Balance, Wellness

Never Fear! These 4 Amazing, Air Purifying Plants Are *Really* Easy To Care For

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Houseplants can be beautiful additions to our homes, but did you know they can also have air purifying properties? There’s a lot going on under that calm green exterior and I just can’t get enough of them. I have over 30 houseplants in my bedroom—here is a picture of my dog, Nacho, trapped in a fortress of plants.

my dog nacho surrounded by air purifying plants

(Side-note, Nacho got very fed up with my making him pose for this picture and now he is getting his revenge by trying to play fetch with me as I write this.)

NASA conducted a study in the 80s which revealed that many common houseplants not only absorb carbon dioxide and release oxygen, but they also remove harmful chemicals from the air around them. This study suggested that, in a space station, one of these air purifying plants per 100 square feet would be enough to suitably purify the air. It’s a little different here on earth because we don’t live in air tight pods and as soon as a window is cracked open it lets in new air and the conditions change etc etc. Regardless, I live right on a main road and the 30 plus plants in my bedroom make me feel better about the air I’m breathing in!

Here are a few of my favorite, easy to care for, air purifying plants from my own personal jungle:

English Ivy

english ivy is an air purifying plant

I have so much of this in my house for a few reasons: It is super cheap and easy to find (I bought 2 little pots yesterday for £1 each in Morrisons), it is very pretty (I think), It grows so fast, it’s very easy to propagate, and of course because it’s and air purifying plant.

English Ivy likes medium light and fairly frequent watering. You’ll know when she’s thirsty because her leaves will droop. My happiest pot of ivy is about 2 metres from a north facing window. Warning: If you plant ivy in your garden it will absolutely take over.

English ivy removes benzene, formaldehyde, trichloroethylene, xylene, and toluene from the air.

Snake plant

sansevieria snake plant is an air purifying plant and easy to grow

Sansevieria aka Snake Plants are ideal if you want something low maintenance. They will just chill. They are happy in shade but are more likely to grow big and spiky and full in a sunnier spot. They need watering every two weeks at most but if you forget it’s no big deal. Pretty much the only way to kill them is to drown them—give them a pot with drainage and they will be happy as Larry.

Just like English Ivy, Snake plants also remove benzene, formaldehyde, trichloroethylene, xylene, and toluene from the air.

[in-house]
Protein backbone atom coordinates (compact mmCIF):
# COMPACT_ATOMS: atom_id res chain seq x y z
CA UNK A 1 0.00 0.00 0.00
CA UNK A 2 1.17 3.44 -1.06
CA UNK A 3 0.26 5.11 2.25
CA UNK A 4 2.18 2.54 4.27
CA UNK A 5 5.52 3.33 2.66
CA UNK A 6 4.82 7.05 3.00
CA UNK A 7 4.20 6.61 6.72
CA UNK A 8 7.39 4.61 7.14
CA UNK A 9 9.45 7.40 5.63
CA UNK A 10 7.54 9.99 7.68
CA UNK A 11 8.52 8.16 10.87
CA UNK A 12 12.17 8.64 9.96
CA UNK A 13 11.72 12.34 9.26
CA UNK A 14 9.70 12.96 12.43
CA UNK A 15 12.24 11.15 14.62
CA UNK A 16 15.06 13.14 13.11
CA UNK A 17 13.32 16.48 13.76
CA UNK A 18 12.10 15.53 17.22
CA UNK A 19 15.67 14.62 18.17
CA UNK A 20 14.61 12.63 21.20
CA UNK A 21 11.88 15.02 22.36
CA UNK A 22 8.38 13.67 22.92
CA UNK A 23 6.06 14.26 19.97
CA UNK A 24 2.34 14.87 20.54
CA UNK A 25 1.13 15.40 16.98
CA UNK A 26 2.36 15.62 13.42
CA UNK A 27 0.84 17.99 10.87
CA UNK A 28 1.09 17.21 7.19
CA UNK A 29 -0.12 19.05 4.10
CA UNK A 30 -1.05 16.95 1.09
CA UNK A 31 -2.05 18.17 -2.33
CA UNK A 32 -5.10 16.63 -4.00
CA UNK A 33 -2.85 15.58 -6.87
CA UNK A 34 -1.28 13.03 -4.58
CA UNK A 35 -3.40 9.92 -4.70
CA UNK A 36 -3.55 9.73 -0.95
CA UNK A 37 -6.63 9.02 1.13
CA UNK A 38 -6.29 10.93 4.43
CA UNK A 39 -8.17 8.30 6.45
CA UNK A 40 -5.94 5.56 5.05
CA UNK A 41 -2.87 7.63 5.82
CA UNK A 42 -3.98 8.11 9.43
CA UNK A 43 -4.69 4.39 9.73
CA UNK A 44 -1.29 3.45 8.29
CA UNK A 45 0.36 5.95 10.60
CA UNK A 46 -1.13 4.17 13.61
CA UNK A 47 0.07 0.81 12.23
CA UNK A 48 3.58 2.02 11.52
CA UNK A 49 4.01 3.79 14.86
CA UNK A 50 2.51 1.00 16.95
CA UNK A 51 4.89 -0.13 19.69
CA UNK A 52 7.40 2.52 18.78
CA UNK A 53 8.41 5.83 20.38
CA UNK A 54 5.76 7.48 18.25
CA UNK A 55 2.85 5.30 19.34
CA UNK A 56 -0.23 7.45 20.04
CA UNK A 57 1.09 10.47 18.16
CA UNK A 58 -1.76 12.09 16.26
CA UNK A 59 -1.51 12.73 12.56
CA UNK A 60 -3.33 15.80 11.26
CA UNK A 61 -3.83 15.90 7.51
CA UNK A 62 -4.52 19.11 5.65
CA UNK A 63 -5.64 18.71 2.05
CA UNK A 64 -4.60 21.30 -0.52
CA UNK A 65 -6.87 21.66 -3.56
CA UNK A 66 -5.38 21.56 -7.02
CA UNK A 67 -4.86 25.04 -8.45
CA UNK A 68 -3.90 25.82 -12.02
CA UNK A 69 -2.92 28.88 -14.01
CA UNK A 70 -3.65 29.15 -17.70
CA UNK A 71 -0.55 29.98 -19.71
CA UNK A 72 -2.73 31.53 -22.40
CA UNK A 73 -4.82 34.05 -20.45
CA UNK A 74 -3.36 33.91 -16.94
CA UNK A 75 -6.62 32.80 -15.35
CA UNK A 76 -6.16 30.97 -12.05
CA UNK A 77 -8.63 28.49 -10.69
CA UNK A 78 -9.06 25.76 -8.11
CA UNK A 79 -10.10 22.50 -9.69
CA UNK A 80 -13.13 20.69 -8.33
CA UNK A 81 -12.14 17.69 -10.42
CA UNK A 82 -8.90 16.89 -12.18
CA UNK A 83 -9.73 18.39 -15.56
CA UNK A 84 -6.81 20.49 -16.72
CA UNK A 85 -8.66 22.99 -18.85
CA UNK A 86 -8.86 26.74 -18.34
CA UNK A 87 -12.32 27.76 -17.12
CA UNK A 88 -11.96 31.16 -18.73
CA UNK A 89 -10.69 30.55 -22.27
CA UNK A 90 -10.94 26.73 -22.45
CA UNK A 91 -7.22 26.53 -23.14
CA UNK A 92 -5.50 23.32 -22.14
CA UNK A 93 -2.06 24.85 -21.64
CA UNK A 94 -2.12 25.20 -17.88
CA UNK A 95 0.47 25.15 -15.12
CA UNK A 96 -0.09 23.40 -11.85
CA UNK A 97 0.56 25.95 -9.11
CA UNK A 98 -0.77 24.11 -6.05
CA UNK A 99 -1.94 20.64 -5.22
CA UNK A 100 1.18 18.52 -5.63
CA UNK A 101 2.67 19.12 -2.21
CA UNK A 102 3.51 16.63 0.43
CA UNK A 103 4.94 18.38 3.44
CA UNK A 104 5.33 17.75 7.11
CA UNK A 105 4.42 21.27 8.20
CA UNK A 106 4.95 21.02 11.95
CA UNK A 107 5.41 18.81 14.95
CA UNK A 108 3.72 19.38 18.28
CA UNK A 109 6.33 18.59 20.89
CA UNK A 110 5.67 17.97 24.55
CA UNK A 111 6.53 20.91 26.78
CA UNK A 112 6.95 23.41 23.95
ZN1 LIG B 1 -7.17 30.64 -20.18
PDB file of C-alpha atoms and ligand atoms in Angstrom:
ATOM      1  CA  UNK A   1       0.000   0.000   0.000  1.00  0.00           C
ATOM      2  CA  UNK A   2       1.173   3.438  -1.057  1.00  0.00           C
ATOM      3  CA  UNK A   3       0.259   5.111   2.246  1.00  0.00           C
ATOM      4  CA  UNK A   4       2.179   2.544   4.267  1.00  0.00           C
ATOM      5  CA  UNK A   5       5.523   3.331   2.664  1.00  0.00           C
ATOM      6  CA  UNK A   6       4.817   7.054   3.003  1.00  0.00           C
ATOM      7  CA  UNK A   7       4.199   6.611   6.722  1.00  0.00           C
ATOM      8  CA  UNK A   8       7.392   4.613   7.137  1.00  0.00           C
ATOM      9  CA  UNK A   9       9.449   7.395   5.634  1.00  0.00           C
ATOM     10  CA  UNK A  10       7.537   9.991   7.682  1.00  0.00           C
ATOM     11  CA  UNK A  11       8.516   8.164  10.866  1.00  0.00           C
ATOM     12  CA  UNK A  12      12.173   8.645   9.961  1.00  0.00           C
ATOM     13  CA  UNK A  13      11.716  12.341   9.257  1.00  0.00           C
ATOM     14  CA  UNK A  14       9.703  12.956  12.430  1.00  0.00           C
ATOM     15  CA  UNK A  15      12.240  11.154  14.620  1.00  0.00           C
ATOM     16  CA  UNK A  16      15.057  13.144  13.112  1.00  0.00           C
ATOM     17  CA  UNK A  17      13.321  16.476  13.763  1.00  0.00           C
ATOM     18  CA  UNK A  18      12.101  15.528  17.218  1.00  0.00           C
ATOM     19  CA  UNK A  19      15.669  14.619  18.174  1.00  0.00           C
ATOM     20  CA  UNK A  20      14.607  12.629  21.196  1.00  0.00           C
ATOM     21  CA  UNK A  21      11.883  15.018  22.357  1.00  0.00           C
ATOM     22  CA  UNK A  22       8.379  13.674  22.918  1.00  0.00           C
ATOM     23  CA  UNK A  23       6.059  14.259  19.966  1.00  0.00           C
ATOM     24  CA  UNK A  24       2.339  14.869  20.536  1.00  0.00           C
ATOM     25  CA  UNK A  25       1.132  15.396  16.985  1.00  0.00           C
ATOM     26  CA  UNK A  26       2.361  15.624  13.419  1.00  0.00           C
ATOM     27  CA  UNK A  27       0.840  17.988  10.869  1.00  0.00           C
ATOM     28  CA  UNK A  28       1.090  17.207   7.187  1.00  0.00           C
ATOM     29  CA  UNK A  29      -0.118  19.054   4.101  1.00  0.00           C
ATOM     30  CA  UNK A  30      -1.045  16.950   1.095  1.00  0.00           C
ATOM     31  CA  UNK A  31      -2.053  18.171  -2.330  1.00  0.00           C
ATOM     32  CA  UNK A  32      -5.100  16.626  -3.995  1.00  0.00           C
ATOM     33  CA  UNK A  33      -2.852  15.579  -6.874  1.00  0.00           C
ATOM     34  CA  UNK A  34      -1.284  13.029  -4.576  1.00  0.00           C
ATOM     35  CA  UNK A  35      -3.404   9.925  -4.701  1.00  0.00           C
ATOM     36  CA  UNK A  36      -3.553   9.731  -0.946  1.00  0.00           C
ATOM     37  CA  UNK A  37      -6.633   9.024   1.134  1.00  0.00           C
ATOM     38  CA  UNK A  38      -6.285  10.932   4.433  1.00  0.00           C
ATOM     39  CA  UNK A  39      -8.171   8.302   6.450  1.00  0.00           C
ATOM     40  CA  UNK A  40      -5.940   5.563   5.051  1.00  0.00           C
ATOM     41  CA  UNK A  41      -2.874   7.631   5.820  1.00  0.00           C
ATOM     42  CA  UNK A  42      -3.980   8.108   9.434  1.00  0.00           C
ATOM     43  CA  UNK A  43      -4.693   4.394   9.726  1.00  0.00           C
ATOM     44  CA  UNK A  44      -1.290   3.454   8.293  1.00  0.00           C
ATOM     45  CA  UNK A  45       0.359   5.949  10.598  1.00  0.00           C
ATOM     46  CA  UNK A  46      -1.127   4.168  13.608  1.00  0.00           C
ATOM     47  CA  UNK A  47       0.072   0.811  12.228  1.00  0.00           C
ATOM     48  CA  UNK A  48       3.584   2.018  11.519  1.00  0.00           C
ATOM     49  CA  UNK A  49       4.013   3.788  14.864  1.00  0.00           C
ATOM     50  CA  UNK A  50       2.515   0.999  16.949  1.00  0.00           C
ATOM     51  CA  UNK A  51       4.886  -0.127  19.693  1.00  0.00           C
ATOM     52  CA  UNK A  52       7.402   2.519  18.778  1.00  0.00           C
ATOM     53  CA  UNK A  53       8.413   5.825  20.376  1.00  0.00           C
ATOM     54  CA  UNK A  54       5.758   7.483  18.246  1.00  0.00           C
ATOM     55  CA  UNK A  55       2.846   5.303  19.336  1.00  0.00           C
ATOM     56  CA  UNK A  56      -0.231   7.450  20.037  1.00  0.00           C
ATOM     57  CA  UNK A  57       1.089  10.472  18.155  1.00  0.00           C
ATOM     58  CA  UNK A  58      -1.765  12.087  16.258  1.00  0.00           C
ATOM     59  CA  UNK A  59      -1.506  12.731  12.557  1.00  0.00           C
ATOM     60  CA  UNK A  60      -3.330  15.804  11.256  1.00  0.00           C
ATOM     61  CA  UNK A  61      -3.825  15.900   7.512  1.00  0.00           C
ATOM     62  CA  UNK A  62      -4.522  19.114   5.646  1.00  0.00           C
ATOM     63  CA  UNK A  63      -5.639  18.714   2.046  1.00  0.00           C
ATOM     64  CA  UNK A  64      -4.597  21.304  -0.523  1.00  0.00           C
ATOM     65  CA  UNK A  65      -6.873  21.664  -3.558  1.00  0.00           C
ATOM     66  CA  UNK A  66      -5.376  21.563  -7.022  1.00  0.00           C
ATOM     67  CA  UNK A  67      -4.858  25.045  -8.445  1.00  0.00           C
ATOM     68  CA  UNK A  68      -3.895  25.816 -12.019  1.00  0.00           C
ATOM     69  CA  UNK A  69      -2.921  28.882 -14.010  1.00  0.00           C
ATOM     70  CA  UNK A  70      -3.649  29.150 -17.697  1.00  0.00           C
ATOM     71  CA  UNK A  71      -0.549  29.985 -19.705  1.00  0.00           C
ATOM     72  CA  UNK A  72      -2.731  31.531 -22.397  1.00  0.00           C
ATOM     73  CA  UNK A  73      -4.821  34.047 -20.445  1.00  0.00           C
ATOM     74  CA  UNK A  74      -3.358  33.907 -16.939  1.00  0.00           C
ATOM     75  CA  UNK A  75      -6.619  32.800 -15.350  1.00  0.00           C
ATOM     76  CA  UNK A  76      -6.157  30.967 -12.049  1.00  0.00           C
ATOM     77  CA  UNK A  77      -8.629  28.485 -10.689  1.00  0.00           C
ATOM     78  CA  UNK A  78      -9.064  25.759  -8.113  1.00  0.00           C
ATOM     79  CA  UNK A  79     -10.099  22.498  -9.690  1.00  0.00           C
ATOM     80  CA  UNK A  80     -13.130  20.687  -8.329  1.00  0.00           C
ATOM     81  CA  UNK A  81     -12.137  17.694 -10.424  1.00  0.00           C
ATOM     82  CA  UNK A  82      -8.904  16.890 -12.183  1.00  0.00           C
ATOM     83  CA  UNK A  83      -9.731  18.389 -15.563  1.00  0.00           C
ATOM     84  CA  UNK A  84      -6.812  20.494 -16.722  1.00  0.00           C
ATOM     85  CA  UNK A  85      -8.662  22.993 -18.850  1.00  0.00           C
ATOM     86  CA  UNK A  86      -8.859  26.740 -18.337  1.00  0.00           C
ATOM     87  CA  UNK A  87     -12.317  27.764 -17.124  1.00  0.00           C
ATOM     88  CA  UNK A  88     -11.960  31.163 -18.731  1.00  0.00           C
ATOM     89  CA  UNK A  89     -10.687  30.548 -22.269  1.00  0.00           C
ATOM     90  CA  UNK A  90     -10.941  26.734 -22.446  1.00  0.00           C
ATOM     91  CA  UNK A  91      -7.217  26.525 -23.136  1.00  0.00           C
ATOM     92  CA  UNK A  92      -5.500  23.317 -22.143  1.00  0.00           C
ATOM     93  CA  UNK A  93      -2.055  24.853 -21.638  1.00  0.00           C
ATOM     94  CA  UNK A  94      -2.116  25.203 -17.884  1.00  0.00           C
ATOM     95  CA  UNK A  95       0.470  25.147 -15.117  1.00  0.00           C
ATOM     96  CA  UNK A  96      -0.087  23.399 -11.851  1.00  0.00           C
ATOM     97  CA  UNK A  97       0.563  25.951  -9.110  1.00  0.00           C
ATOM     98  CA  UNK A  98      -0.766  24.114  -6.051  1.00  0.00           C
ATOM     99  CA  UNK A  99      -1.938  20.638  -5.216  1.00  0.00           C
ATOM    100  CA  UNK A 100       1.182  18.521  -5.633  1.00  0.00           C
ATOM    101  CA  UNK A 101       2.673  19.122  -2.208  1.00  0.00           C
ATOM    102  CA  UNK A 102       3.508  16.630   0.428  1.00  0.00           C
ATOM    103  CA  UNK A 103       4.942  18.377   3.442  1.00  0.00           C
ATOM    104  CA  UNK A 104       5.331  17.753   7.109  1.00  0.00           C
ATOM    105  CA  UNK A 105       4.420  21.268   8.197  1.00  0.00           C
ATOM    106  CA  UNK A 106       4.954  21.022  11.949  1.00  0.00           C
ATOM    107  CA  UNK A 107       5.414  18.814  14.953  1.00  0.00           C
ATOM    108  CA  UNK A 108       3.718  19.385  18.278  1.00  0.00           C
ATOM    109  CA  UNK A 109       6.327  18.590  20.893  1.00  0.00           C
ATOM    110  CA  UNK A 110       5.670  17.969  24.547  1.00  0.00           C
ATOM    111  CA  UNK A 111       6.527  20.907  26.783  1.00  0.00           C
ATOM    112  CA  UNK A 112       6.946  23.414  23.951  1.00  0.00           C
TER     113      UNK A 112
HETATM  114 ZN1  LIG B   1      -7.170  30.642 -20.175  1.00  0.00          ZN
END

Aloe Vera

Aloe Vera is an air purifying plant

This little baby Aloe Vera plant is growing in a sweetcorn tin. Not only is Aloe vera an air purifying plant, but the gel inside their chubby tendrils can be used for all manner of things including soothing skin complaints like sunburn and eczema. The fact Aloe Vera is so useful means it’s very easy to get hold of: I grabbed this one from the corner shop across the road when I moved in. Aloe Vera can go a long time without water but a little drink every one or two weeks is best—you’ll know when it’s ready because the top inch of soil will be dry. Make sure not to overwater these groovy little plants as they are very susceptible to root rot. A pot with drainage will make rot rot way less likely.

Aloe vera removes benzene and formaldehyde from the air.

Rubber Plant

This my Ficus Elastica (rubber plant)—I call him Mr Frisky. Mr Frisky is one of my newest air purifying plants and he has brought me so much joy already. I love his big black rubbery leaves—so elegant. He likes bright light but nothing too direct. Mr Frisky is actually in a pretty shady spot and he’s fine but more sun would encourage him to produce more leaves/ have denser foliage. He drinks quite a lot – I would recommend watering him once every few days. Don’t water him unless the top inch of soil is dry though. Over watering him will cause him to drop leaves.

Rubber plants remove formaldehyde from the air.

All of the air purifying plants listed above are toxic to cats and dogs if ingested. If your pets are likely to have a nibble, keep these plants well out of reach.

Whether these air purifying plants are having any impact on the air in my bedroom or not, they are certainly improving my mood. It’s amazing what plants can do for us: we give them so little and they give so much back. Speaking of giving so much back, I must go and play fetch with Nacho before he completely loses faith in me.

Good luck making your clean aired jungles!

Also by Kitty: How To Raise A Happy, Healthy Vegan Dog That Your Vet Approves Of

These 5 Vegan Low FODMAP Recipes Keep My Body Happy (In Under 20 Mins!) 

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Photo: Kitty Louise

Kitty Louise

Kitty Louise

Contributor at Peaceful Dumpling
Kitty is an eccentric person from London who likes to write poetry, care for house plants, and eat vegetables. She is a certified member of Mensa and takes care of her bossy little dog Nacho.
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